The pulse generator 105 may be generally implanted into a subcutaneous pocket made in the wall of the chest. Alternatively, the pulse generator 105 may be placed in a subcutaneous pocket made in the abdomen, or in another location. It should be noted that while the medical electrical lead 110 is illustrated for use with a heart, the medical electrical lead 110 is suitable for other forms of electrical stimulation/sensing as well.
The medical electrical lead 110 extends from a proximal end 112, where it is coupled with the pulse generator 105 to a distal end 114, where it coupled with a portion of the heart 102, when implanted or otherwise coupled therewith. An outer insulating lead body extends generally from the proximal end 112 to the distal end 114 of the medical electrical lead 110. The outer insulating lead body separates and isolates electrically conductive components within the medical electrical lead 110 from the surrounding tissues of the patient.
Also disposed along at least a portion of the medical electrical lead 110, for example near the distal end 114 of the medical electrical lead 110, is at least one electrode 116. The electrode 116 electrically couples the medical electrical lead 110 with the heart 102 and allows for electrical signals to be delivered from the pulse generator 105 to the target tissue or location. At least one electrical conductor (not shown) is disposed within the lead body and extends generally from the proximal end 112 to the distal end 114 of the medical electrical lead 110. The at least one electrical conductor electrically couples the electrode 116 with the proximal end 112 of the medical electrical lead 110. The electrical conductor carries electrical current and pulses between the pulse generator 105 and the electrode 116, and to and from the heart 102. In one option, the at least one electrical conductor is a coiled conductor. In another option, the at least one electrical conductor includes one or more cables. Typical lengths for such leads vary from about 35 centimeters (cm) to 40 cm to 50 cm to 60 cm to 70 cm to 80 cm to 90 cm to 100 cm to 110 cm to 120 cm, among other values. Typical lead diameters vary from about 12 millimeters (mm) to 15 mm to 18 mm to 21 mm to 24 mm to 27 mm (from about 4 to 5 to 6 to 7 to 8 to 9 French), among other values.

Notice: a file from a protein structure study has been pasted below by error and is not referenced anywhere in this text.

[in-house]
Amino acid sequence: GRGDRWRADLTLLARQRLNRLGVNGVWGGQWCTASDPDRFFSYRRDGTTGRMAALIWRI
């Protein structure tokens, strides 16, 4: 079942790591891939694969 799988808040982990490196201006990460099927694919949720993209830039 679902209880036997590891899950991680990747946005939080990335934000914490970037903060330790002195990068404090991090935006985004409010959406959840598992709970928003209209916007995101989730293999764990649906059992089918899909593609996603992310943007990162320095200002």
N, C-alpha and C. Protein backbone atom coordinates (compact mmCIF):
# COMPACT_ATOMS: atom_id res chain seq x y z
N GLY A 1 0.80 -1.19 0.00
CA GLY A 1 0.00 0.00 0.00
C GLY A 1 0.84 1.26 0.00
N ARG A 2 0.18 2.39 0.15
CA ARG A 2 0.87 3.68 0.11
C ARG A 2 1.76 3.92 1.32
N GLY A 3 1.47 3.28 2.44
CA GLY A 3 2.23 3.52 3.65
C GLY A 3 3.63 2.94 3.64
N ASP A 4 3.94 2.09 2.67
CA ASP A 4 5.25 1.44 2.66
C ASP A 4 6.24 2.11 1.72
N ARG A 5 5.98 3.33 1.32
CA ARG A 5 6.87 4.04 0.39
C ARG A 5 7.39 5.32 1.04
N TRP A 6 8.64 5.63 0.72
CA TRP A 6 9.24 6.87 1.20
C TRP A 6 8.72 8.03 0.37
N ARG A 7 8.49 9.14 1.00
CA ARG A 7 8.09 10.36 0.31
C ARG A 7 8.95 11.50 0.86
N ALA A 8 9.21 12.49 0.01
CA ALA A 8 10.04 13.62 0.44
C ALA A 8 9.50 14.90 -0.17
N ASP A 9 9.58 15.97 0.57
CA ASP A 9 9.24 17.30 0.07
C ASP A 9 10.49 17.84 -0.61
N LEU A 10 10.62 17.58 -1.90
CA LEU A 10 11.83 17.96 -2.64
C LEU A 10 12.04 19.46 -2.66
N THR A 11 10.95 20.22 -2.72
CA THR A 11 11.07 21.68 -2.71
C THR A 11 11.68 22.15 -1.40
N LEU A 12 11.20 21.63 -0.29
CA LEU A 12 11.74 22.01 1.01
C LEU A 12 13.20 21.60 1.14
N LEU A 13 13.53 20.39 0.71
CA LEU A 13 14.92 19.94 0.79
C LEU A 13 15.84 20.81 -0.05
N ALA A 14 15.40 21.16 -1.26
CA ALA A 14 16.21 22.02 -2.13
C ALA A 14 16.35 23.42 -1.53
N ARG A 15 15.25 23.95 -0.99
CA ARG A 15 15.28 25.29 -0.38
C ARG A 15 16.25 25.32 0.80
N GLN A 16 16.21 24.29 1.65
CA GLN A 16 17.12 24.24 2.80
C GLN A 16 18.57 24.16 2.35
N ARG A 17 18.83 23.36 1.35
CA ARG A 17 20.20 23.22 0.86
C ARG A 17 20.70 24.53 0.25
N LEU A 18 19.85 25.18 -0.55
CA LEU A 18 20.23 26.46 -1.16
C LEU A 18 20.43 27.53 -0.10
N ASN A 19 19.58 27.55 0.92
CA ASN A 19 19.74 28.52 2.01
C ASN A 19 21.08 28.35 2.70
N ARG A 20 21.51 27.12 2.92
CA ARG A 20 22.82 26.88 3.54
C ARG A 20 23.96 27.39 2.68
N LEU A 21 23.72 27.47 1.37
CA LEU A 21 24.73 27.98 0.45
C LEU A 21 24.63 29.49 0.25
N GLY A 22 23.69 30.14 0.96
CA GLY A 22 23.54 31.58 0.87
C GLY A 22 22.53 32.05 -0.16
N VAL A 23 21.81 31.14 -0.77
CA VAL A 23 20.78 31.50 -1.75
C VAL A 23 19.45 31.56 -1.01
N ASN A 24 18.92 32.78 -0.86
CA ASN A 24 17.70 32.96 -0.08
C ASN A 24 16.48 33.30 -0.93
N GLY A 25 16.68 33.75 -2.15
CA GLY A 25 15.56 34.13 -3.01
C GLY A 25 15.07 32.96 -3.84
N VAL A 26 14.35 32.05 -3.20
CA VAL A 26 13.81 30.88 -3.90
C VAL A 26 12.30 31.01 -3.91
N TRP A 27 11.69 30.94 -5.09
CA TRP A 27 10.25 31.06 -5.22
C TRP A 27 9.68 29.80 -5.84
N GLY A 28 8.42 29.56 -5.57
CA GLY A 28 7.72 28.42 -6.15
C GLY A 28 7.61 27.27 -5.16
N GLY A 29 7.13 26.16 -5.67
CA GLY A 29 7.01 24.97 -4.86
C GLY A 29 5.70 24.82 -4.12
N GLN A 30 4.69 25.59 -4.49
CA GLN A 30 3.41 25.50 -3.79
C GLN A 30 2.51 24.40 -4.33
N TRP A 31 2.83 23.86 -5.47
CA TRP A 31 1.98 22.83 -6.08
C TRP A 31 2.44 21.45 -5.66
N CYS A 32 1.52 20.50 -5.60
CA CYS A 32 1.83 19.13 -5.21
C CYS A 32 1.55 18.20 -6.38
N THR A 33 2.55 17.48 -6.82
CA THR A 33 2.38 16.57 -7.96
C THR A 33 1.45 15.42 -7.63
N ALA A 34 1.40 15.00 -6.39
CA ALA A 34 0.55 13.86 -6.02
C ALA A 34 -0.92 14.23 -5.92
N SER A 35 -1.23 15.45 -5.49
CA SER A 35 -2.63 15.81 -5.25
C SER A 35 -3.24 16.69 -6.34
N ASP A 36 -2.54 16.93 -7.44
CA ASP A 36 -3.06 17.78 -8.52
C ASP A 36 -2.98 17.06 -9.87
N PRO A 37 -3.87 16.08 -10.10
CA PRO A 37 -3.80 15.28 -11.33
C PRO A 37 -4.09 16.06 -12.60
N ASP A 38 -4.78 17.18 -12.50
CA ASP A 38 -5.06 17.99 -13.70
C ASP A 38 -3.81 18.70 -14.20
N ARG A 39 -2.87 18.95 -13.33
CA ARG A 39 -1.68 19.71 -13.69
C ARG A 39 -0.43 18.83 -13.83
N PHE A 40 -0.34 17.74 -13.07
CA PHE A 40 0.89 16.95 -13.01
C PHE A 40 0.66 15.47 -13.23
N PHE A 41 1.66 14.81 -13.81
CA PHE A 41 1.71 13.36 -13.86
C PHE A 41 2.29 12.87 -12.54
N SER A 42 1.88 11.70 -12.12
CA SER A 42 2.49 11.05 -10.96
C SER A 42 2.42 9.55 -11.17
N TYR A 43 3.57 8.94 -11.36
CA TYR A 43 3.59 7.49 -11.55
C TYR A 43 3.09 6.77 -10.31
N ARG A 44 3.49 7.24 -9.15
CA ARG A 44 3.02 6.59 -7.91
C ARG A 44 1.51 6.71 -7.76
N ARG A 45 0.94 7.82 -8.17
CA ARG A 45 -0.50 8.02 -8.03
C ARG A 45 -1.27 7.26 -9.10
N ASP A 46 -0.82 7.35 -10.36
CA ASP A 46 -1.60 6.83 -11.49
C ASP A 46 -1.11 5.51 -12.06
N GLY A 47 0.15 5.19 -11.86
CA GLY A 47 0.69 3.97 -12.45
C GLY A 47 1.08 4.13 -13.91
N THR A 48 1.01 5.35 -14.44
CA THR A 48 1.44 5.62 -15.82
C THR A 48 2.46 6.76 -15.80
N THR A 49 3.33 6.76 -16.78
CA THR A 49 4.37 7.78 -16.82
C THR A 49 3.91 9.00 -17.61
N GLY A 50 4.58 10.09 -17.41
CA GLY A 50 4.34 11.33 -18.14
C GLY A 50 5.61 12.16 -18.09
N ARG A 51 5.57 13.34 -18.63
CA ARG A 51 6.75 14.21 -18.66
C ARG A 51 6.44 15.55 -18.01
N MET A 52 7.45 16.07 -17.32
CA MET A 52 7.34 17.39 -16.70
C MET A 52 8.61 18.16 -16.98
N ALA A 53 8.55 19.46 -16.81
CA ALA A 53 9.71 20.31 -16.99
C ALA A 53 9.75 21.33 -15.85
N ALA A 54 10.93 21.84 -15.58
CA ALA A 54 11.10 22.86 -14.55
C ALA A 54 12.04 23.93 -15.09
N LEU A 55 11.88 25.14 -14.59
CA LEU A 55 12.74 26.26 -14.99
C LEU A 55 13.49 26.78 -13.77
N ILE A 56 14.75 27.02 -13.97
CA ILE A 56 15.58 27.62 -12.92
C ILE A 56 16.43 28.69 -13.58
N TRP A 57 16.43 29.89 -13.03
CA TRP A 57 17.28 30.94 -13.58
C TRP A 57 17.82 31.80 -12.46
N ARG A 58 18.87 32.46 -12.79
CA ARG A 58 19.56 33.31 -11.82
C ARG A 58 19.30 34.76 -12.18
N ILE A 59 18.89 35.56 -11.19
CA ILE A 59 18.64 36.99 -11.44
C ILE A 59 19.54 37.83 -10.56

The lead system 100 can include one or more features that enable the medical electrical lead 110 to be secured or fixed within a patient. For example, the medical electrical lead 110 can include passive fixation features, such as one or more tines and/or and active fixation assembly, such as a fixation helix.